A land of poetry and revolution, lakes and volcanoes, war and peace.
Nicaragua is the largest country in Central America.
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Nicaragua has one of the highest degrees of income inequality in the world. 82.3% of the population lives in extreme poverty — on less than $1 per day — and in many rural areas the poverty is much worse. Nicaragua’s location and climate have made it prone to a host of natural disasters including volcanic eruptions, earthquakes, floods, droughts, and hurricanes. This, along with massive deforestation and a history of political and economic repression, accelerates the cycle of poverty.
National Debt: In 2000 Nicaragua’s external debt was $6.5 billion dollars (over $1,000 for every man, woman, and child in Nicaragua) due mainly to the payment of bonds offered to indemnify persons whose properties were confiscated in the 1980s, and to the bankruptcy of several private banks. The Nicaraguan government could not even keep up with payments on the interest, thus the debt has continued to grow steadily. The World Bank and International Monetary Fund (IMF) imposed "structural adjustment" programs on Nicaragua that diverted funds from education, health, and infrastructure programs to debt repayment. In early 2004, after finally meeting all of the requirements for entry into the World Bank's Highly Indebted Poor Countries (HIPC) initiative, 80% of Nicaragua's external debt was cancelled. However, the debt relief provided by Nicaragua's entrance into the HIPC Initiative did not free up funds for investment in public health and education, but to finance the remaining internal debt which still stands at 6.2 million dollars.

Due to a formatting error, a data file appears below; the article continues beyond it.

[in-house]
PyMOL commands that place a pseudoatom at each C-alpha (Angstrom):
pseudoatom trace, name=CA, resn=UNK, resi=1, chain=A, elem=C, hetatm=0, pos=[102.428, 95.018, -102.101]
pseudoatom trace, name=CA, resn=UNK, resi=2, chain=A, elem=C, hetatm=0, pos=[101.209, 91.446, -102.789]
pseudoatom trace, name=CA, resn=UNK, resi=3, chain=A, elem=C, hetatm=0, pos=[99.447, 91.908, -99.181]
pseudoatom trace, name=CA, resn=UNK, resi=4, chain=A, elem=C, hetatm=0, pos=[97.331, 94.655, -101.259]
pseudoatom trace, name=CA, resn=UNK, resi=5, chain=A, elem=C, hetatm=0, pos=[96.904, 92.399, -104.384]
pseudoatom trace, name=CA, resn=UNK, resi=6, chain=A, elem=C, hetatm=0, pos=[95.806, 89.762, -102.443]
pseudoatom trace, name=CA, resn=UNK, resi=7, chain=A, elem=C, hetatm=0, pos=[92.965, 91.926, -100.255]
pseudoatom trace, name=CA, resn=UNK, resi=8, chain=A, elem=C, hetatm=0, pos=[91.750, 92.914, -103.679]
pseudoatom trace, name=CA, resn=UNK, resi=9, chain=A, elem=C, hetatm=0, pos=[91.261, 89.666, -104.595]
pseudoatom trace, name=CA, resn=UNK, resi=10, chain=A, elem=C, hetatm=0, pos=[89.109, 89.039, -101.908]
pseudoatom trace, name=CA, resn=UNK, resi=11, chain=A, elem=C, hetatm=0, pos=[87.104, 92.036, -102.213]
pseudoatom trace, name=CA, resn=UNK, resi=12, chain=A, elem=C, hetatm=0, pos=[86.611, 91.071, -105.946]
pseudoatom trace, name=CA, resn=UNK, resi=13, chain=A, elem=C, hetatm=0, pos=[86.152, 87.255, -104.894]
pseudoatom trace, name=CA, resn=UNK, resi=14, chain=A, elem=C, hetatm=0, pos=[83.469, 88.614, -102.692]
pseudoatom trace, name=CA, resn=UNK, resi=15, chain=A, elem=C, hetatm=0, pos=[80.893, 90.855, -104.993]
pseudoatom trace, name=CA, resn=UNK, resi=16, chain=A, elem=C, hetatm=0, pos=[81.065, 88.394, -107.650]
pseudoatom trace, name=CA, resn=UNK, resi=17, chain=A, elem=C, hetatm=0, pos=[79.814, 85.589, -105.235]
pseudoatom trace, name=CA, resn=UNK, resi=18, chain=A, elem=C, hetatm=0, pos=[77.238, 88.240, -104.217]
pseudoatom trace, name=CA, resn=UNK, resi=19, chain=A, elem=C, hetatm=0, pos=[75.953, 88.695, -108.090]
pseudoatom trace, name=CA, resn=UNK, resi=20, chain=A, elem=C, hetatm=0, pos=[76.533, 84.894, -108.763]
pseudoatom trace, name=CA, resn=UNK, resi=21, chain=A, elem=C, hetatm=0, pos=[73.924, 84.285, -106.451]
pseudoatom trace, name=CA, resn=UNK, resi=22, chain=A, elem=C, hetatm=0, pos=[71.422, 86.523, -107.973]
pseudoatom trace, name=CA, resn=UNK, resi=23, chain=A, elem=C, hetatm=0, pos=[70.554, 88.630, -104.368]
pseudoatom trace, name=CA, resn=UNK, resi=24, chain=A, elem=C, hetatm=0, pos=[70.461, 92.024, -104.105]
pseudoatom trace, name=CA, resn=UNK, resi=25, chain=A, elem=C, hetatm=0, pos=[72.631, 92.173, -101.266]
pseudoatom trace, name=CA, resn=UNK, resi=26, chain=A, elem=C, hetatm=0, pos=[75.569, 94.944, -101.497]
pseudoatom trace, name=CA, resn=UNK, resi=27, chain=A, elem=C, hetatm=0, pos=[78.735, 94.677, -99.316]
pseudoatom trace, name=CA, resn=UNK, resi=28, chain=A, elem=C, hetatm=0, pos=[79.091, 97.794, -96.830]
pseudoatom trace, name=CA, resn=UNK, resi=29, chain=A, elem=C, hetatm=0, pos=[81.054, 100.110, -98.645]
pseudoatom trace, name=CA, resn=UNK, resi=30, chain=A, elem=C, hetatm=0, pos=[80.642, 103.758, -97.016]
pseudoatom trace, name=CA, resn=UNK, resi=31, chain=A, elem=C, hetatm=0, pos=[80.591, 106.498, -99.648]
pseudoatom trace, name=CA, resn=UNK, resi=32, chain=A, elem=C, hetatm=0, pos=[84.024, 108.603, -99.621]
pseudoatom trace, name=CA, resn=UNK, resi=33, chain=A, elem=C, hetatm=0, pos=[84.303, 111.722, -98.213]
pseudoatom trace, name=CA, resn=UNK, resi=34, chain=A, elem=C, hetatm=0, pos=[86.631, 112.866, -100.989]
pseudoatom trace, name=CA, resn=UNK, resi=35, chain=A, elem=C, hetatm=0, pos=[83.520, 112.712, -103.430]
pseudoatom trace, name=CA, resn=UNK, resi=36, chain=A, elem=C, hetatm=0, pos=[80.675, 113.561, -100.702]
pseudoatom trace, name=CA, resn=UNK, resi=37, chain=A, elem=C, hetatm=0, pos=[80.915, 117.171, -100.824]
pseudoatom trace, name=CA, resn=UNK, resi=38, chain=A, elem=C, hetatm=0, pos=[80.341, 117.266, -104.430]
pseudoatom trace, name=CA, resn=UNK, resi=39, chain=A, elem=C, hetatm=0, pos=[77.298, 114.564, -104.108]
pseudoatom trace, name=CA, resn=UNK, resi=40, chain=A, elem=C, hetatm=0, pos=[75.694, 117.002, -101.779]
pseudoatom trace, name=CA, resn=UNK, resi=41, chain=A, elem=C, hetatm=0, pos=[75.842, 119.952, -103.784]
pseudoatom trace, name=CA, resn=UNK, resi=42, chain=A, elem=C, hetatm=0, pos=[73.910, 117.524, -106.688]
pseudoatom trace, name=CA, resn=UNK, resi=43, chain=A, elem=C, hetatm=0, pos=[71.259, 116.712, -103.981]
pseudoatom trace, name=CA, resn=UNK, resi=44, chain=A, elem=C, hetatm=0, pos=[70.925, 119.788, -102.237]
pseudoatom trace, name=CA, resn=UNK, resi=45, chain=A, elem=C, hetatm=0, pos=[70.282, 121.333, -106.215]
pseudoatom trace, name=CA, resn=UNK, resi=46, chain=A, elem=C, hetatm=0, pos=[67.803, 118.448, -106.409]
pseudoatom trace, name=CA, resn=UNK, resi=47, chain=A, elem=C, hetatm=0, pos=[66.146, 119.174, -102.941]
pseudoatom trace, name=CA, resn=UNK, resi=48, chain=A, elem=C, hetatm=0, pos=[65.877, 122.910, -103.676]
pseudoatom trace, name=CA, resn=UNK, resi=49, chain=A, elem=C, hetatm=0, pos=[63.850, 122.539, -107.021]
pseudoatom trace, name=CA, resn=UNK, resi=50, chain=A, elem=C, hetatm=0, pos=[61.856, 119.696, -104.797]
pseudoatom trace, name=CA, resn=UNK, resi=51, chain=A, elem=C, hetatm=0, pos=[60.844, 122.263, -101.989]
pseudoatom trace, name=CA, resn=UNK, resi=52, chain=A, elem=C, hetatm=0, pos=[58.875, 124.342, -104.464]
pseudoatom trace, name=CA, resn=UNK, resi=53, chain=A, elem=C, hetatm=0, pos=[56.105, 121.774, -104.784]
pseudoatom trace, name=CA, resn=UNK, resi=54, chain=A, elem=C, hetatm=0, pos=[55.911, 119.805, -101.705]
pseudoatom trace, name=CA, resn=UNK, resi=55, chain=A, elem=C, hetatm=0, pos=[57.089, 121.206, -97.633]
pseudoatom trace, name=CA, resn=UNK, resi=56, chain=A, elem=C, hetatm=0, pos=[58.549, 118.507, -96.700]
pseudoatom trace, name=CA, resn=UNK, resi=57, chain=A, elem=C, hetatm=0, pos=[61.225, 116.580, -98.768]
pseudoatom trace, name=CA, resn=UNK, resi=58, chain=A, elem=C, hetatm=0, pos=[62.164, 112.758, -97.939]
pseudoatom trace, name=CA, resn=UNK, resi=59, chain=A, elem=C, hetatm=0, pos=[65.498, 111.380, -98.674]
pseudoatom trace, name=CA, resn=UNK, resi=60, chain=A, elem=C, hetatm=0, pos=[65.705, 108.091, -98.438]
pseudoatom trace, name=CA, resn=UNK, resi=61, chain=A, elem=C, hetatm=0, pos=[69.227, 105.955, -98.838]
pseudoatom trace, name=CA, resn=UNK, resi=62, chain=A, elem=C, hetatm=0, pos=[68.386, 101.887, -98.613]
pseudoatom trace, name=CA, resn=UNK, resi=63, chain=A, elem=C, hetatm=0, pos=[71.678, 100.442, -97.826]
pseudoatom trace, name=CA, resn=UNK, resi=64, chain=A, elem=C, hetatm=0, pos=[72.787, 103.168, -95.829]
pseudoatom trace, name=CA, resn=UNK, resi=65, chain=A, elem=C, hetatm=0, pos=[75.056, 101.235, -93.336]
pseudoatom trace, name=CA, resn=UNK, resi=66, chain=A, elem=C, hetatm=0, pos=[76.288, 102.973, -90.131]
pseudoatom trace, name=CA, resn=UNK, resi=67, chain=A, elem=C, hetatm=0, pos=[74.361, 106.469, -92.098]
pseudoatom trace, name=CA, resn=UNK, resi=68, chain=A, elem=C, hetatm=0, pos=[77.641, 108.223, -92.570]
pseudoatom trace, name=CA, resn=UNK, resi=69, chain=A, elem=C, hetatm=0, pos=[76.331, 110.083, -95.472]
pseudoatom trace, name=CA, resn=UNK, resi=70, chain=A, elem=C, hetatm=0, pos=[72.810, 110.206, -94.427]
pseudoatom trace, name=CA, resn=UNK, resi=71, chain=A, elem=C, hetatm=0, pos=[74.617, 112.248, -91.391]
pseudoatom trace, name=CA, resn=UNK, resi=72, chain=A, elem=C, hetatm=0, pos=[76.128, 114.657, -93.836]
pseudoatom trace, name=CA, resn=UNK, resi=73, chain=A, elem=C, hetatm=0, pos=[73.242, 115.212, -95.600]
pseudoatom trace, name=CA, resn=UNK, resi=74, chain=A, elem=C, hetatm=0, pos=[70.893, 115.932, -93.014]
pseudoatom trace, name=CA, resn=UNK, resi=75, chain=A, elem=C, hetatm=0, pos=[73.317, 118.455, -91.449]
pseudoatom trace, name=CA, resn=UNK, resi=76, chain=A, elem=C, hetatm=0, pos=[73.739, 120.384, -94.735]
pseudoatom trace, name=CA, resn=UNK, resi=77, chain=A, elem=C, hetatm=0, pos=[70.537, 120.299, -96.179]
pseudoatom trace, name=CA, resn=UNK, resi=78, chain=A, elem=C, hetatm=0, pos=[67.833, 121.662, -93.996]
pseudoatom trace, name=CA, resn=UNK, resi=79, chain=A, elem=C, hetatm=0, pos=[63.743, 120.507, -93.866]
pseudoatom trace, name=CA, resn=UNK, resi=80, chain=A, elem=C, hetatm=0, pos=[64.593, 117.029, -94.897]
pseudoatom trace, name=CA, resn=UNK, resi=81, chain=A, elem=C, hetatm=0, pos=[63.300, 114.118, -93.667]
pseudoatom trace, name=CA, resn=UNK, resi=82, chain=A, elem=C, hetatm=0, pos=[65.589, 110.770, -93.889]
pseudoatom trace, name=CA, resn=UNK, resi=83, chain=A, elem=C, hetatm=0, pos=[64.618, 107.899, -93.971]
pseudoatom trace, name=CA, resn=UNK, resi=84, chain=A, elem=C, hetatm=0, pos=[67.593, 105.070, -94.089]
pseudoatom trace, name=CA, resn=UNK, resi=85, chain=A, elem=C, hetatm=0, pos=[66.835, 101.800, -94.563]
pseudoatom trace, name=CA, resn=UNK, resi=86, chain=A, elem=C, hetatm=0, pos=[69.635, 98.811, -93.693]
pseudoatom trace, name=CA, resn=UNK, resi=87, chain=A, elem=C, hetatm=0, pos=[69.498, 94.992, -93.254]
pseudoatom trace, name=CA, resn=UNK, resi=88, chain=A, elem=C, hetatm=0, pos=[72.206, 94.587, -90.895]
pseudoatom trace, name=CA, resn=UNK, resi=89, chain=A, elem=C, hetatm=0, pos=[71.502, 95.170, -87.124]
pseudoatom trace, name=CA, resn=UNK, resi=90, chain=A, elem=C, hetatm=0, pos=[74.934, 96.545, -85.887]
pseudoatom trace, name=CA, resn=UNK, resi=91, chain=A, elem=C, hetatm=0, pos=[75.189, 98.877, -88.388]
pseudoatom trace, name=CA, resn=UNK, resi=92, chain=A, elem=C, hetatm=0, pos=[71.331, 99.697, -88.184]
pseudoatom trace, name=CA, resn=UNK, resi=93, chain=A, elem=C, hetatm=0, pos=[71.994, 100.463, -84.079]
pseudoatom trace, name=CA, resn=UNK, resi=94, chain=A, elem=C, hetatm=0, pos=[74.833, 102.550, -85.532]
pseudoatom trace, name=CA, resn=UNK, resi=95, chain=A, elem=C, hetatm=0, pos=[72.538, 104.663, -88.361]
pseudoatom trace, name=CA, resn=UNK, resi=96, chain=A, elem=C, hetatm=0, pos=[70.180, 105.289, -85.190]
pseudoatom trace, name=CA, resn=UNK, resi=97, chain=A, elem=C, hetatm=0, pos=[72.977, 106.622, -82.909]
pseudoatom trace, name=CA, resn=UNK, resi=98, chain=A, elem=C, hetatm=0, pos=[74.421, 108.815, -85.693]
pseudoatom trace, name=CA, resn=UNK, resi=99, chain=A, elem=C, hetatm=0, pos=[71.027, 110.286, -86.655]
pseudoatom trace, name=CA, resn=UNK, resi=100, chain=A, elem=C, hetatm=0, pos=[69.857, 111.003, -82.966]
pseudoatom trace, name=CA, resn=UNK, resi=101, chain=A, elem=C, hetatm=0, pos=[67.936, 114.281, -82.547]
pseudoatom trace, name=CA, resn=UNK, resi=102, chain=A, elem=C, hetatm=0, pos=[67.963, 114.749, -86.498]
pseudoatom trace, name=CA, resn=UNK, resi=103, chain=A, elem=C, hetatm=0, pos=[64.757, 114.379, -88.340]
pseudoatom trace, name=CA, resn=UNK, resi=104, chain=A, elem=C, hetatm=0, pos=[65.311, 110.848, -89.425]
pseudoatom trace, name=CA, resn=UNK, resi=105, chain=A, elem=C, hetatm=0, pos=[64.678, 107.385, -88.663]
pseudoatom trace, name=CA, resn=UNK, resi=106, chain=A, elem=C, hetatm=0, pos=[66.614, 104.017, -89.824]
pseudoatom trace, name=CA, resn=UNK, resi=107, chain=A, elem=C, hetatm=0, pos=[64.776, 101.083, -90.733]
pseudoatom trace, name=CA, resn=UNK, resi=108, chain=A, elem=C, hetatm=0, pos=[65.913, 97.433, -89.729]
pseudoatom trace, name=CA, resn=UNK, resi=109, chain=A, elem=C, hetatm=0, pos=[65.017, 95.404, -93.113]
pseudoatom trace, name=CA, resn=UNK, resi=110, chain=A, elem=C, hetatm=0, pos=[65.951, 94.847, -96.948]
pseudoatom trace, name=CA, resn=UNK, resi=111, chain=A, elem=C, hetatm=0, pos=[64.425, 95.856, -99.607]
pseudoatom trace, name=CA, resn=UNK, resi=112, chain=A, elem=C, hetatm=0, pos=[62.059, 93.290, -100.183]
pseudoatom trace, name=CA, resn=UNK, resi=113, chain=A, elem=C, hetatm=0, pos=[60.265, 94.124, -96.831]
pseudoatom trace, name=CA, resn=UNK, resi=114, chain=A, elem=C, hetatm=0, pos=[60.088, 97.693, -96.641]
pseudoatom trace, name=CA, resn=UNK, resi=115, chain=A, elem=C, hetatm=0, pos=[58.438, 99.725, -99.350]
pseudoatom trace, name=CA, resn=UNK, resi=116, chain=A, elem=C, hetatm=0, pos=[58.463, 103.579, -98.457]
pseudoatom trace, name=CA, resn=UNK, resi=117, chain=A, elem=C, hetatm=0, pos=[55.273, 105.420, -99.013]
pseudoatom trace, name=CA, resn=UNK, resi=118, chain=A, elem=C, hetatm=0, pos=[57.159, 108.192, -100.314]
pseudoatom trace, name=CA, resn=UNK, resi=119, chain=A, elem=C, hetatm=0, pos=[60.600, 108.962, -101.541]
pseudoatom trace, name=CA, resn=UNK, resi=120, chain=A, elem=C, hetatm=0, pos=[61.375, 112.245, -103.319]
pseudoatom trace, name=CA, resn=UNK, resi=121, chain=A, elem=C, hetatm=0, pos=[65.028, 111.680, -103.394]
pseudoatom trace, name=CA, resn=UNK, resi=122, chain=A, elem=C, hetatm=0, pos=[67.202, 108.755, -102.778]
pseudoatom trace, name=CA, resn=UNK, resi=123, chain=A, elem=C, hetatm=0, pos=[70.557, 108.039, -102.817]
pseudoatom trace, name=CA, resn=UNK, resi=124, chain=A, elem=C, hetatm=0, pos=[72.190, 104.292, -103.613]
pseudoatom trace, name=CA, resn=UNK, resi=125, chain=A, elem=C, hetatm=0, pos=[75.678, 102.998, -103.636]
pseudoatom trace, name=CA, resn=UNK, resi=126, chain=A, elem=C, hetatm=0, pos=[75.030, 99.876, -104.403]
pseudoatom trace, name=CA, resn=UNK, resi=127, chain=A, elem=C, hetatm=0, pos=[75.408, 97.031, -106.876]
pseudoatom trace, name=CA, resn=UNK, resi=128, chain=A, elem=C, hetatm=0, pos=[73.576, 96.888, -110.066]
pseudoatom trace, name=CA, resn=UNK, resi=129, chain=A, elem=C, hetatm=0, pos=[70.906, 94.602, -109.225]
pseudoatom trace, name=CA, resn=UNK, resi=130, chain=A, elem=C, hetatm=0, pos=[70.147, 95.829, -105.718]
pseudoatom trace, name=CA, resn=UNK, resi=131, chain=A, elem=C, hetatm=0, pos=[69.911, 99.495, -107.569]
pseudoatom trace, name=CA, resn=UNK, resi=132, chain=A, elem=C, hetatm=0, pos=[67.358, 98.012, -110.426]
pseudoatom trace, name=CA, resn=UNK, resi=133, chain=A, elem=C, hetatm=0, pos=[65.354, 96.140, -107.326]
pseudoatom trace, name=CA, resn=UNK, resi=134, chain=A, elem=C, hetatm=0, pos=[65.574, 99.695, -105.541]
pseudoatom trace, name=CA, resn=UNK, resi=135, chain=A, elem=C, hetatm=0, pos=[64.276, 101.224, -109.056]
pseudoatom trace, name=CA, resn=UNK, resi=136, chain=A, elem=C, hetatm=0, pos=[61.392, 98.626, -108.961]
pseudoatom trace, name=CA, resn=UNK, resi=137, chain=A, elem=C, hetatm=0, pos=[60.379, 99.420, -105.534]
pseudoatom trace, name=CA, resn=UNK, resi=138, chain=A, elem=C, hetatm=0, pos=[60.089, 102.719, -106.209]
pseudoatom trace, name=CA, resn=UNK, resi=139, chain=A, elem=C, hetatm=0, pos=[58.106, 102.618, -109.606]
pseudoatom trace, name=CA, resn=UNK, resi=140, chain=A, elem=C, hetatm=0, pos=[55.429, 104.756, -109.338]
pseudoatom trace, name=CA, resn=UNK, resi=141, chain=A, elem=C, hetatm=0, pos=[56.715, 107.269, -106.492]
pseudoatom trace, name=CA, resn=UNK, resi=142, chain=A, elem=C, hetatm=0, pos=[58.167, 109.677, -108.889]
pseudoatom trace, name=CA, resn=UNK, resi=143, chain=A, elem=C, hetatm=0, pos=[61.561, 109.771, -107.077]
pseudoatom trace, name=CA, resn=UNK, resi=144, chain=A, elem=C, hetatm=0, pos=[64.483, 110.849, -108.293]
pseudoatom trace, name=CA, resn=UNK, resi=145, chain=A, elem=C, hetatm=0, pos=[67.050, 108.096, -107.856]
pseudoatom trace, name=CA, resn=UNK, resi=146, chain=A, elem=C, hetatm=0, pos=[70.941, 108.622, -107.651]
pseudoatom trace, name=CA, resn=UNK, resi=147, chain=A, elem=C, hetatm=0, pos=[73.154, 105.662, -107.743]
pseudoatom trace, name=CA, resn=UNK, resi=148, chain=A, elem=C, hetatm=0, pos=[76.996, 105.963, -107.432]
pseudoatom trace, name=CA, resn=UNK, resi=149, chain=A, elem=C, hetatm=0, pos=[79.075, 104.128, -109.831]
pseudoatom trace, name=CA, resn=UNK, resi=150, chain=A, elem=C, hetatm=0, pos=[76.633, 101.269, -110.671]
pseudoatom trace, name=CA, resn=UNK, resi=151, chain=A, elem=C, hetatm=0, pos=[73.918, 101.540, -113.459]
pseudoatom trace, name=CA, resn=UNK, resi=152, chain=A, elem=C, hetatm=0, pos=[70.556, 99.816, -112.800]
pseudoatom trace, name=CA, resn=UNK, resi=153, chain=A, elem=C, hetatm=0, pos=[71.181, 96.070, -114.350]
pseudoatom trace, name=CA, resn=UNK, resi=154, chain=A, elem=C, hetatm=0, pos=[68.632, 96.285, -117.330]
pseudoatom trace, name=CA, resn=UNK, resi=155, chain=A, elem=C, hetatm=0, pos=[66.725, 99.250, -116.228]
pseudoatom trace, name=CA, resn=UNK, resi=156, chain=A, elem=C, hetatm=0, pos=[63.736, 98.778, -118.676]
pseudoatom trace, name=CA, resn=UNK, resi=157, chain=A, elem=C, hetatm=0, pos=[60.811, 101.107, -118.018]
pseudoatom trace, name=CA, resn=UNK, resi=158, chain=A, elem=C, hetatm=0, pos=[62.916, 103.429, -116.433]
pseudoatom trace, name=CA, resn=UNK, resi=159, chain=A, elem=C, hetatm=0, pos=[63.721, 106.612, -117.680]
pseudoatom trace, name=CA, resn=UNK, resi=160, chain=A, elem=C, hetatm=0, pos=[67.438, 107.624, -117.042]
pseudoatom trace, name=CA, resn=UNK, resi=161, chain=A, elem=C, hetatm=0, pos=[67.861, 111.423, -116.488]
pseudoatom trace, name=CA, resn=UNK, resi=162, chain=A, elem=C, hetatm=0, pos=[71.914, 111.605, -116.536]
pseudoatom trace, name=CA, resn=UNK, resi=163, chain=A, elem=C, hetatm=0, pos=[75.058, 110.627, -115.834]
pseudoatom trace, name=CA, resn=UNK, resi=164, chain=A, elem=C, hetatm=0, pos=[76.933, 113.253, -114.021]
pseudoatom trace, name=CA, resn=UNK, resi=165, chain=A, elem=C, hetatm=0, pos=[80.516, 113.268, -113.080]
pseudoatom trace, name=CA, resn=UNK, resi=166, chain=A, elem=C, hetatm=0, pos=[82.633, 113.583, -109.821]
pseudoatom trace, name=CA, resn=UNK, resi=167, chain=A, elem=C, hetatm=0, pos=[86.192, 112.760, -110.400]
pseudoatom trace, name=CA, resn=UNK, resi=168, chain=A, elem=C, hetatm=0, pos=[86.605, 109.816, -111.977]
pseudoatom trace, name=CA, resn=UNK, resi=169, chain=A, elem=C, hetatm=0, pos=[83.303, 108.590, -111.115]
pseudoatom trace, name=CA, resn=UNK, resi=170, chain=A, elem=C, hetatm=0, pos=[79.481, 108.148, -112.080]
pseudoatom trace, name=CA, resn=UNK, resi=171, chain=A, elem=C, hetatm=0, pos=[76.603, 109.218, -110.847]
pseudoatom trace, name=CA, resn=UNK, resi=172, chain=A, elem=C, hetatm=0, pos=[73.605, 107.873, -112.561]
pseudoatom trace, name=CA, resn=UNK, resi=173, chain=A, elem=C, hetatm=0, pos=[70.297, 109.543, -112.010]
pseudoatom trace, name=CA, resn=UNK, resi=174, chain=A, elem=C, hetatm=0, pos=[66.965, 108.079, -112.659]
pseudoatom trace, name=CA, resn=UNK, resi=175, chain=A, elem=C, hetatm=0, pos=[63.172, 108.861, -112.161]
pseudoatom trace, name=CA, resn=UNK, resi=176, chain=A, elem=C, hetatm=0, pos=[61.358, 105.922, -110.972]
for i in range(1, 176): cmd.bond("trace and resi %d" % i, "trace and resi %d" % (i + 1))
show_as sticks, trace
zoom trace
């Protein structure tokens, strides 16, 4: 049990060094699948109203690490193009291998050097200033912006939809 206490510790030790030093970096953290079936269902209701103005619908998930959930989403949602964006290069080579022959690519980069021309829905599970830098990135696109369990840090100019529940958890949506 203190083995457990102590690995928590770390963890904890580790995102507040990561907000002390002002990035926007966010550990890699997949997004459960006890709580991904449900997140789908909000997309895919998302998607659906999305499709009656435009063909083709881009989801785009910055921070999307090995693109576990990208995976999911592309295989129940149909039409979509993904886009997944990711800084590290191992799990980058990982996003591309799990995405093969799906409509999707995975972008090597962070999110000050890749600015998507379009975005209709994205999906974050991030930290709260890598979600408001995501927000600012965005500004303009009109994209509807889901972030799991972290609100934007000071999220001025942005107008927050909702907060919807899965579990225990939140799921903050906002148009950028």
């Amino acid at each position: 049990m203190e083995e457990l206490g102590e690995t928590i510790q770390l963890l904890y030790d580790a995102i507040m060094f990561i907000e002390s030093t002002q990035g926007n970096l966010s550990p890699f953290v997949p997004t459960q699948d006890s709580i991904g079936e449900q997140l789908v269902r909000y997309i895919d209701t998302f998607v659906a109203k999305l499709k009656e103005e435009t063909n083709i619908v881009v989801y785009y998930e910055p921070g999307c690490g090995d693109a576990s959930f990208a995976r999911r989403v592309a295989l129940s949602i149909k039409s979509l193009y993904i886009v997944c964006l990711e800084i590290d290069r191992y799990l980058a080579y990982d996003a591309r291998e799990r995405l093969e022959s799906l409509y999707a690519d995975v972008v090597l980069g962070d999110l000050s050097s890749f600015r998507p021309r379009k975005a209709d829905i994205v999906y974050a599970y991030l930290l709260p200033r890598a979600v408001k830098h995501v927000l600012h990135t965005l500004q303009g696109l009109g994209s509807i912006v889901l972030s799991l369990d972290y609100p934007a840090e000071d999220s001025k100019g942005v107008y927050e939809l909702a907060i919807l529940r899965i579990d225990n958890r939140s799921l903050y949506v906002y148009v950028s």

A Brief History of Nicaragua
Nicaragua’s name hints at its history. It is believed to be a combination of the name of the chief of the Nahuatl-speaking tribe which inhabited the shores Lake Nicaragua before the Spanish conquest of the Americas — "Nicarao", and the Spanish word "agua" representing the Spanish conquistadors special interest in it's two large lakes: Lake Nicaragua (pictured left) and Lake Managua.
By the mid-1800's the indigenous population had been all but destroyed and the Spanish conquistadors were being replaced by North American opportunities as the United States began to look seriously at building a canal from the Atlantic to the Pacific. Nicaragua, with its natural waterway provided by Lake Nicaragua, rose as the first choice for the location of that canal, and in the 1860s William Walker, a mercenary backed by US investors, invaded Nicaragua and proclaimed himself President. Shortly after that, the US Marines entered Nicaragua to protect Walker from the violent response of the people of Nicaragua.
The US Marines maintained a presence in Nicaragua for the next several decades. In the '20s, a small grassroots resistance movement began led by Augusto Sandino (statue pictured right). The movement grew, and the Marines were withdrawn from Nicaragua, leaving in their place a military dictator who had been trained in the United States — Anastasio Somoza. Within the first years of his ‘reign’ Somoza had Sandino assassinated, initiated a program of brutal repression against the guerilla movement, and began to amass significant wealth and land for himself. His two sons followed his presidency and furthered his reign of terror and oppression. In the 1960’s another resistance movement began to grow and took for itself the name of the earlier hero, Sandino: "Frente Sandinista Liberacion Nacional" (the FSLN, a.k.a. Sandinistas). One of the early leaders of this resistance movement was Carlos Fonseca. At the same time a grass roots movement was beginning in the Roman Catholic church in Latin America that came to be known as Liberation Theology. The two movements coalesced in Nicaragua and comunidades de base (base communities) began to form all around the country in response both to the church's lack of presence with the poor, and its clear affiliation with the military government.